This past February 2nd was Groundhog Day here in the United States. Every winter, people look to a subterranean tunnel dweller to tell them what they hope to hear— that the warmth of spring will soon be upon them.  Unfortunately for them, the groundhog, I believe his name is Phil, saw his shadow on Monday, indicating that there will be 6 more weeks of winter. Thankfully, I don’t put much stock in such predictions––what do groundhogs know anyway. If meteorologists can’t make accurate forecasts, I don’t expect these furry rodent-like creatures to make them. Speaking of Groundhog Day, that is one of my favorite movies on Netflix instant streaming. It’s directed by the late Harold Ramis and stars Bill Murray as an arrogant weatherman, appropriately named Phil. Phil finds himself stuck in Punxsutawney, Pennsylvania (the small town known for the groundhog ritual) on February 2, due to a blizzard that he doesn’t forecast. After checking in to a hotel for the night, he wakes up to the fact that it is February 2 again. Soon, Phil discovers that he is doomed to repeat Groundhog Day over and over and over again.

What would you do if you had to relive the same day in a perpetual loop? How would you live it?That’s the basic premise behind the movie. Through much of the movie, Phil, like his namesake, is scared of his own shadow. After several failed suicide attempts, Phil resigns himself to his fate and decides to make the best of his situation. He sets about learning as much as he can about the attractive new weather lady (Andie McDowell) and finding ways of winning her over, but not before pursuing much more selfish goals. In the process of repetitions, Phil embarks on a journey of self-improvement, and lives February 2 to its full potential. It’s a very creative twist of a film and while it falls under the genre of comedy, many sci-fi movies such as Edge of Tomorrow are modeled after it. Sorry about the mild spoilers.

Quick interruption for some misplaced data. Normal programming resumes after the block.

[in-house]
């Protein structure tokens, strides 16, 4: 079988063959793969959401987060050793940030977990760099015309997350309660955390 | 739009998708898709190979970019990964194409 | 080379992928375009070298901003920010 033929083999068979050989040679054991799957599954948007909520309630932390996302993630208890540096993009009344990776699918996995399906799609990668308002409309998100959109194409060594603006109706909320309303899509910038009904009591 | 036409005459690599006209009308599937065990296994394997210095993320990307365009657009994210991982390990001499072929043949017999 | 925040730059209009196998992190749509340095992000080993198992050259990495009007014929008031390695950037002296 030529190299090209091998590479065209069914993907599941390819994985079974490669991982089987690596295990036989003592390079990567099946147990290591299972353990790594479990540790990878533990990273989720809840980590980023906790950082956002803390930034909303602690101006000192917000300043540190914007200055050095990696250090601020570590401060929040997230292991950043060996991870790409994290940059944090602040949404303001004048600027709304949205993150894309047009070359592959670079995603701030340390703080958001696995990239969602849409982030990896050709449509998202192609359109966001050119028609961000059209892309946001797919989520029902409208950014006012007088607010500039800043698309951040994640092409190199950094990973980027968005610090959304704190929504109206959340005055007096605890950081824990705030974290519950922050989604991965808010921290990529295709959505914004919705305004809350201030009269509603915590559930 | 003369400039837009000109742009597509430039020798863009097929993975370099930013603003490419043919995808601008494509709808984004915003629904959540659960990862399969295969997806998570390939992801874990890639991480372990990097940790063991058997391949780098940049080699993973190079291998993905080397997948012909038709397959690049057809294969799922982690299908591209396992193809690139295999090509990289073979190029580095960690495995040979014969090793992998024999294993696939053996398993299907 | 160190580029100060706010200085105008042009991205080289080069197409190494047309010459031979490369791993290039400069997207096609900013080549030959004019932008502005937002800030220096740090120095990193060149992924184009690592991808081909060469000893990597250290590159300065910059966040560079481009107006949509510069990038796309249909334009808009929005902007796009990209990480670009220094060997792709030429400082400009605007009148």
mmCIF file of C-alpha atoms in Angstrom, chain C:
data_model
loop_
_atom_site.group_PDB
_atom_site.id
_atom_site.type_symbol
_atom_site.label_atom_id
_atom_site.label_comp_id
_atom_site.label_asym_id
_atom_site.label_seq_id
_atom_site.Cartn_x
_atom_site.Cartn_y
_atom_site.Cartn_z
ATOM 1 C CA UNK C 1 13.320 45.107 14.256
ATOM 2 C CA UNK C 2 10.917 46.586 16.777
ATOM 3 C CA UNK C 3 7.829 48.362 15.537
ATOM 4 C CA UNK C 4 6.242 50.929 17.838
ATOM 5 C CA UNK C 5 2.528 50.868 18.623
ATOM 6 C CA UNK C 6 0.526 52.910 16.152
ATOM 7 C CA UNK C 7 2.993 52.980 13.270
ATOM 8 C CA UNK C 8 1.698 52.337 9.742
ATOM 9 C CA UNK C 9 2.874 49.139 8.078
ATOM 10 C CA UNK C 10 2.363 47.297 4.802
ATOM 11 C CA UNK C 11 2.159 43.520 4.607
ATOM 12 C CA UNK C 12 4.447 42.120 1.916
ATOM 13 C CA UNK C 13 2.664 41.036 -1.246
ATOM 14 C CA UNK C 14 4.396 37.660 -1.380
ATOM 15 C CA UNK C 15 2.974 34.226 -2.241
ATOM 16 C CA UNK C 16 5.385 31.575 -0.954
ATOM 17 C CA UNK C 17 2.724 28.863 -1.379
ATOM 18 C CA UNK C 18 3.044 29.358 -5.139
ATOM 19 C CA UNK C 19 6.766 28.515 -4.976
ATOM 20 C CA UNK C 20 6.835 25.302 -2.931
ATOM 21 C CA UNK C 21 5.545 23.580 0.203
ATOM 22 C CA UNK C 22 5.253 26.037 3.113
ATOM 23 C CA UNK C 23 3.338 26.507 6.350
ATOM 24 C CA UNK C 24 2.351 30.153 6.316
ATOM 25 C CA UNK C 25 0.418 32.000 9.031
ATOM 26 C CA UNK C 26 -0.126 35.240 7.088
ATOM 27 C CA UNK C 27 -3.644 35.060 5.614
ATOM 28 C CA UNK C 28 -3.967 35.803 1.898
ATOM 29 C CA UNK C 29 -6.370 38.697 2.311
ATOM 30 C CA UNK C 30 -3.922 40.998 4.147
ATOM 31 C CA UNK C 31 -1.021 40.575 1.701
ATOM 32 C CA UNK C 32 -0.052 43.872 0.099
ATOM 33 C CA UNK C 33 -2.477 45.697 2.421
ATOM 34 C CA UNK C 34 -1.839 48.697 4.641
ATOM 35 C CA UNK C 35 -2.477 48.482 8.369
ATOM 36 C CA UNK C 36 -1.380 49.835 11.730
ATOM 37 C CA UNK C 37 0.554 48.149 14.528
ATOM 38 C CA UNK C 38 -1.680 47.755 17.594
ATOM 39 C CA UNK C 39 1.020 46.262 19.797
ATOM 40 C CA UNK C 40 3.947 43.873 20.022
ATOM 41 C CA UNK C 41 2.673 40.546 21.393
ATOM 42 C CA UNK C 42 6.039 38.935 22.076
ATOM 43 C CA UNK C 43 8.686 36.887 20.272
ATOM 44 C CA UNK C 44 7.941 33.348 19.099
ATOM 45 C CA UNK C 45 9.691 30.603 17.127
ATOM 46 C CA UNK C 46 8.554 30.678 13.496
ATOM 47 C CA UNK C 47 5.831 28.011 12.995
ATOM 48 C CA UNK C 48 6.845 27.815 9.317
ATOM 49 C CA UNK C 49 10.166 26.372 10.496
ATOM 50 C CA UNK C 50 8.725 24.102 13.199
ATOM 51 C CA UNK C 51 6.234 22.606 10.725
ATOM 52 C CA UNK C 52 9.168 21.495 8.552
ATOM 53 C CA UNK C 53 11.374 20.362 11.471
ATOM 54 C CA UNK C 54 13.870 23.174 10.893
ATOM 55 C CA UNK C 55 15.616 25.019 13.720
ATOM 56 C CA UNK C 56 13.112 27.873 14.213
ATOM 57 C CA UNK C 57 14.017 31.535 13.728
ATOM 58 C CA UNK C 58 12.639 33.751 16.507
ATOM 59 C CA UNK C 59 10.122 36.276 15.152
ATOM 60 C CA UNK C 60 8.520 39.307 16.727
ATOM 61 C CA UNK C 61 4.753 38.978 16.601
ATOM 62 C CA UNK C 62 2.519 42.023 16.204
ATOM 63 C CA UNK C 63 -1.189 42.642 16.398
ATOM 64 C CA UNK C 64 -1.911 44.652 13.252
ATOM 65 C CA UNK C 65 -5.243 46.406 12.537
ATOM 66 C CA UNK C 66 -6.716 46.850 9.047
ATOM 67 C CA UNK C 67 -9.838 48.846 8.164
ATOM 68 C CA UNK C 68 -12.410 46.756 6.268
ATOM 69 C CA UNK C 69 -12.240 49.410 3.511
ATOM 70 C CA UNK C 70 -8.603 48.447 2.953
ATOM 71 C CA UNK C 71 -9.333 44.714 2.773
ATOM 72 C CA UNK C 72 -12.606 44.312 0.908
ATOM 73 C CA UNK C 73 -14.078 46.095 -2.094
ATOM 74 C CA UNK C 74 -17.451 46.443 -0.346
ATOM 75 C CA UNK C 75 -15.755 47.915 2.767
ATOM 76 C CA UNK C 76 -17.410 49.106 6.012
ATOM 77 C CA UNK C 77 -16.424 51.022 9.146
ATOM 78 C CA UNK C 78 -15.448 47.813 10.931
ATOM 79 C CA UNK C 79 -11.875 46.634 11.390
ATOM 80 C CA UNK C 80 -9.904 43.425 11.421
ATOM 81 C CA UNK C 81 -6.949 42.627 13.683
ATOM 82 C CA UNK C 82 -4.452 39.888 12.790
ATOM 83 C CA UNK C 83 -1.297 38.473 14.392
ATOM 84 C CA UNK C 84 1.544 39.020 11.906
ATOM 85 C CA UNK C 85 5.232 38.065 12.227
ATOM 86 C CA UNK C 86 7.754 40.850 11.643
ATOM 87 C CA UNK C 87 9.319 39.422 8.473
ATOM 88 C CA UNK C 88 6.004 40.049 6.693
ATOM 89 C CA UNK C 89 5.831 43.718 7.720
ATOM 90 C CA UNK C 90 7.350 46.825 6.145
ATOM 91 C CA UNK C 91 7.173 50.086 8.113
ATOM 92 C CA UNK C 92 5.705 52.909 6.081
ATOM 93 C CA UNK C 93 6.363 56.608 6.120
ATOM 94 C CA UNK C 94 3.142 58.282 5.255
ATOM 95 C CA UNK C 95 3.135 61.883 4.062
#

Aside from February 2nd being Groundhog Day, it’s also the Feast of the Presentation of Our Lord in the Temple. This Catholic and Orthodox Feast Day is traditionally the final culmination of the Christmas Season, or Christmas revisited, the 40th day after Christmas. Yeah, we really do our best to try to hold on to Christmas for as long as possible. The origin of the Presentation: According to the Jewish custom, spelled out in the Old Testament, firstborn male children were consecrated, set apart, to God and had to be bought back or redeemed via animal sacrifice ( look for the reason for God to ask for the practice of ritual sacrifice in a future post).  At the same time, the mother had to go through a ritual purification Simeon beholds his Salvationbecause childbirth rendered her sacred. In the case of Jesus and Mary these things were technically unnecessary; what with one of them being God and the other the Mother of God! Anyway, the Presentation of Jesus has special significance because it marks the day when the Temple’s Lord was found physically and substantially within it. The One long hoped-for made his appearance to deliver people out of the shadow and gloom of sin and death.